Liquor Stores, Memory Losses & Remembrance

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Representaive Photo by Edward Howell on Unsplash

By Giraj, Despite incessant rains in September Delhi has been largely dry! That has been on account of the new excise regime unleashed by our man AK.

Most liquor stores are empty as there is a switch that’s taking place of the liquor licences. Though the State Government promised a smooth transition with no shortages – the ground realities are completely different as it is with most government claims.

The change, however, is likely to yield Rs 10,000 crores per year to a cash-starved government that keeps promising a lot of freebies.

A corollary to this move will mean that every time Dilliwalahs buy a bottle of their favourite poison from liquor stores they make a contribution towards development of infra-structure in Delhi. Not that Dilliwalahs needed another reason to get high – this may still give some impetus to spend the evenings in company of a Teacher or an Old Monk or a Kingfisher. Or even with that fella Jack who hails from Tennessee.

Trying to get political mileage from this move, the city’s BJP Chief and its leader in Delhi Assembly claimed that this step of our man AK will promote alcoholism. The new liquor stores will entice people to drink more. Not just this, these wise men went on to say that this move is an insult to Gandhian principles!

Now that’s laughable and it reeks of double standards. These folks represent a party that rewards a person who calls Gandhi’s killer a patriot. Not just that, their top leadership manage to get that person elected to the Lok Sabha. Yet the stooges are sulking on what could be of comfort to a section of Dilliwalahs who will be contributing to the exchequer and yet be high! But then anything goes in this cesspool of politics.

Selective memory and conscience of convenience seem to be the norm. Gandhi anyways has been up for trade as it is for nothing that we have him looking down on us from currency notes. Well, at least till such time that the Supreme Leader decides to slide out of the vaccination certificates and get on to currency notes.

Fortunately for AAP both the BJP and Congress have not been able to get anyone credible to lead them in Delhi. There is no one to match the stature of leaders such as Shiela Dikshit, Madan Lal Khurana, Sahib Singh Verma, and Jag Pravesh Chandra.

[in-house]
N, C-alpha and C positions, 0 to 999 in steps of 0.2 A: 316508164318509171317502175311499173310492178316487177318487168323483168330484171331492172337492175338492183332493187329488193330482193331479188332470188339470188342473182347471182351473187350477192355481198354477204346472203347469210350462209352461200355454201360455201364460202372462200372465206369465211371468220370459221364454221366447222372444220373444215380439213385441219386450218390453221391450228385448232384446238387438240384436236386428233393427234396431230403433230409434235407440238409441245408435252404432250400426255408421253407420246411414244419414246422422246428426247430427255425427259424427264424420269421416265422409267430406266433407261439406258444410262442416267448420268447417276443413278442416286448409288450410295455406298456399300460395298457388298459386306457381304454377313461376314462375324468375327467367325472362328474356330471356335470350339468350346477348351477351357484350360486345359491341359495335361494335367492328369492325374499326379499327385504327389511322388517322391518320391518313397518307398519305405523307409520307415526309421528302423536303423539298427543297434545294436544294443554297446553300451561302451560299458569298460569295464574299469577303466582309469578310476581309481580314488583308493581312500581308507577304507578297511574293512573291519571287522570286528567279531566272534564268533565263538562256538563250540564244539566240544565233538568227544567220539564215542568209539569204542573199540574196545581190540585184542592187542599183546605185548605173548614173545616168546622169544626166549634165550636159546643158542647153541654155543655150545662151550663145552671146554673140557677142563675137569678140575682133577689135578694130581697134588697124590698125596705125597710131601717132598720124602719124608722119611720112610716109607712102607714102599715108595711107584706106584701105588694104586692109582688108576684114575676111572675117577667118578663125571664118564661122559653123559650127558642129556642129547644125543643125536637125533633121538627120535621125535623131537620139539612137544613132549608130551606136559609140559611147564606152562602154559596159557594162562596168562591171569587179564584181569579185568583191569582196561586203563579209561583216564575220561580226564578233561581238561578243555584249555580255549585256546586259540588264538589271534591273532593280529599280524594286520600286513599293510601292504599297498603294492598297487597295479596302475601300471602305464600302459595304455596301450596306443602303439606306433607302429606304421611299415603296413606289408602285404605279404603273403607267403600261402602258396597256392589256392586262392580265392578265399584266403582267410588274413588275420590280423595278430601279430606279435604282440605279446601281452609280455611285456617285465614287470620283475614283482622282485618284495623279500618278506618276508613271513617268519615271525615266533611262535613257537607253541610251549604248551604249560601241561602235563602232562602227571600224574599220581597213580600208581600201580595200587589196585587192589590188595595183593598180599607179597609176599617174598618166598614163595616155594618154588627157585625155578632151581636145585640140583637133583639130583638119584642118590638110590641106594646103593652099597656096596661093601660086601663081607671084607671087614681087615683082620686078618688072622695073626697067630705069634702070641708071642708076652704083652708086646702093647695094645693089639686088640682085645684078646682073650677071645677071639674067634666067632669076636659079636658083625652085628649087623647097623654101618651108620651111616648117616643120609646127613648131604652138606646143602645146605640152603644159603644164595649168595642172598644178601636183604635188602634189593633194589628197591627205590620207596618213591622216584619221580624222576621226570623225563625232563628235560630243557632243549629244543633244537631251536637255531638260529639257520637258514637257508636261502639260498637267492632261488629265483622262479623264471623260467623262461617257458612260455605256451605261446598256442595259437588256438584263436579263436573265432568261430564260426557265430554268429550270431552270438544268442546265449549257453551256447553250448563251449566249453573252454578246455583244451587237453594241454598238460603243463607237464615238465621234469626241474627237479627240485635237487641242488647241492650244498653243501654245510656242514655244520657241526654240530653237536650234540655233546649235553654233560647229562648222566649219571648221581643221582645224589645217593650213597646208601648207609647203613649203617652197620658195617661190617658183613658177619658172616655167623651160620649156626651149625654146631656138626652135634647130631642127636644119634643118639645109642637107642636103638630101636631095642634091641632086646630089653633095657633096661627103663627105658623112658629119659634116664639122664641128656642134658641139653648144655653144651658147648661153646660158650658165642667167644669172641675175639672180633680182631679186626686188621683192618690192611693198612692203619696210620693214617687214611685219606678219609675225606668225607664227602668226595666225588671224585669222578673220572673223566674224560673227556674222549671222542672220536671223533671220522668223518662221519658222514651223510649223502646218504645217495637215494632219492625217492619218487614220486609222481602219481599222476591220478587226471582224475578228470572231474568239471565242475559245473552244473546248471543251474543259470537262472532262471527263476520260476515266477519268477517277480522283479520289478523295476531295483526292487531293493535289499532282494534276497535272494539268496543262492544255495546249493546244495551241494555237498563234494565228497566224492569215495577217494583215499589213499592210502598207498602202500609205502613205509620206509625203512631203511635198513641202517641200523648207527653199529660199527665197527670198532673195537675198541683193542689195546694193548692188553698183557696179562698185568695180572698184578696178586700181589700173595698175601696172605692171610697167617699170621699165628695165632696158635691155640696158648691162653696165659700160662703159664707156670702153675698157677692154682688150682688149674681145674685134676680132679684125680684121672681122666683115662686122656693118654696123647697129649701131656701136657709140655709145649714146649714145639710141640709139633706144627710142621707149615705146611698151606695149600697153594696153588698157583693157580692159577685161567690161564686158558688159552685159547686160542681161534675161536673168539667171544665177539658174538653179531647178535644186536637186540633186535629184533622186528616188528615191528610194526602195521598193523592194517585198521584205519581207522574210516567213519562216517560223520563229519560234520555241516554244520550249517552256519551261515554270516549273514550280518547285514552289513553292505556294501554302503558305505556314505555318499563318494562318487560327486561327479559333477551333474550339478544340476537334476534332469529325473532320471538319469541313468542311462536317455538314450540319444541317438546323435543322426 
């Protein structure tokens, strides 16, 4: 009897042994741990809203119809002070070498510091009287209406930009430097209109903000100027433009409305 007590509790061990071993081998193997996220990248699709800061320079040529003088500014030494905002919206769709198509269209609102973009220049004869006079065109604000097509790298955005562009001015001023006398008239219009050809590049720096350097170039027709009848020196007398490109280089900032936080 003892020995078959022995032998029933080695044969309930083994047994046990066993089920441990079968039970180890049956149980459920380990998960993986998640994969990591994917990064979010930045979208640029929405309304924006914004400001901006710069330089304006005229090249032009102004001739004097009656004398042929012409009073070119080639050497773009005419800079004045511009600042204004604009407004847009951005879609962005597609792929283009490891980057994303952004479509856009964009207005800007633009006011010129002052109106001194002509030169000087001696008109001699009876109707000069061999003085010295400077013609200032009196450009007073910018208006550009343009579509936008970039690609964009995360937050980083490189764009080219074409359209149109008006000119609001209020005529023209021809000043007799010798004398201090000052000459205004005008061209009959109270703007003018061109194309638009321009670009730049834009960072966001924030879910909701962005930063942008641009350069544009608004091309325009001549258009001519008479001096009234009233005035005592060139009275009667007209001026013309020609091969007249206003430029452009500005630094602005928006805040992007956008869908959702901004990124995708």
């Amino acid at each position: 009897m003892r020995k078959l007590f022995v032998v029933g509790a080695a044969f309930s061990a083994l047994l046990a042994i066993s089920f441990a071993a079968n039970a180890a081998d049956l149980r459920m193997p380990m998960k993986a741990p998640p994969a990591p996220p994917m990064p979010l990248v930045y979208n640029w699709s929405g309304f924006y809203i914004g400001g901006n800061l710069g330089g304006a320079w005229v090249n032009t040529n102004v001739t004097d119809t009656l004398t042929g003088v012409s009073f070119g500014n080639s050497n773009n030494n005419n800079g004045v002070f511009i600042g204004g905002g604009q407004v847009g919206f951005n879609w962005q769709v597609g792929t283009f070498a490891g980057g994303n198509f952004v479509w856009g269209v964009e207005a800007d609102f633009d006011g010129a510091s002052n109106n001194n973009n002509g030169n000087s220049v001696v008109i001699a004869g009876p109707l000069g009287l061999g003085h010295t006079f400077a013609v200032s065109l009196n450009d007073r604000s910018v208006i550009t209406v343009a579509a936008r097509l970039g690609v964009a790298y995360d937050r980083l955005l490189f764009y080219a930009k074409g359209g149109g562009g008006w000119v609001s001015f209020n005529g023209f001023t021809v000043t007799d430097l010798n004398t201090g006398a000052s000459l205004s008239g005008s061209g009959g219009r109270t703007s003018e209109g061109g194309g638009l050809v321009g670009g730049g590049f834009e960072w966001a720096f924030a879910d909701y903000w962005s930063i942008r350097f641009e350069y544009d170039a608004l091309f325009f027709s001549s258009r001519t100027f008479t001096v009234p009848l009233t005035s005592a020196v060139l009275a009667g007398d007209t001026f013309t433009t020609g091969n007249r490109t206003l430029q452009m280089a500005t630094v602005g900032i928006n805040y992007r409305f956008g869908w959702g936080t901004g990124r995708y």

Talking of memories, the dispensation at the Centre has declared 14th August to be the Partition Horrors Remembrance Day. What purpose will it serve is yet unknown. All one knows is that the generation that suffered the trauma and agony of partition would rarely talk about it.

Most of those stories have died with them – concealed somewhere in lattices of their brain. There have been efforts by some private citizens to collate the oral history of partition under the aegis of The 1947 Partition Archive. And there have been tales by Bhisham Sahani, Kushwant Singh and Saadat Hasan Manto among others. One thought that was enough.

However, there seems be a political constituency, that this blogger is not aware of, been targeted. Since people from both sides suffered, it will be interesting to see if the PM will invite Imran Khan to the rituals for this Remembrance Day. And will he carry Ramchandra Guha’s A Corner Of A Foreign Field for Imran just like he carried a shawl for one Nawaz Shareef? StateOfDelhi Suggests: One positive thing that emerged out of the partition (apologies if it does not add to the list of horrors, Mr PM) is the variety that got added to the cuisines of Delhi.

Delhi’s food choices were dominated by either mughlai, kayashta or by satvik food before folks who got displaced by partition came to make Delhi their home. The city added more flavours and variety that was brought in by people who arrived from West Punjab and East Bengal. One such addition was Japani Samosa.

Served exclusively by Manohar Dhabha / Restaurant tugged in between Diwan Hall and Moti Cinema near Chandni Chowk – this dish is actually a hybrid of a puff and a samosa. Served with chholey, the dish is originally from Lahore where the same family used to hawk it in the 1940s. A dear friend of this blogger who is too immersed in electronics calls it a ‘heatsink’ samosa. And he, like many other fans of Japani Samosa, would travel a good distance to have this delectable snack. Go Dilliwalahs, check this out! www,stateofdelhi.in

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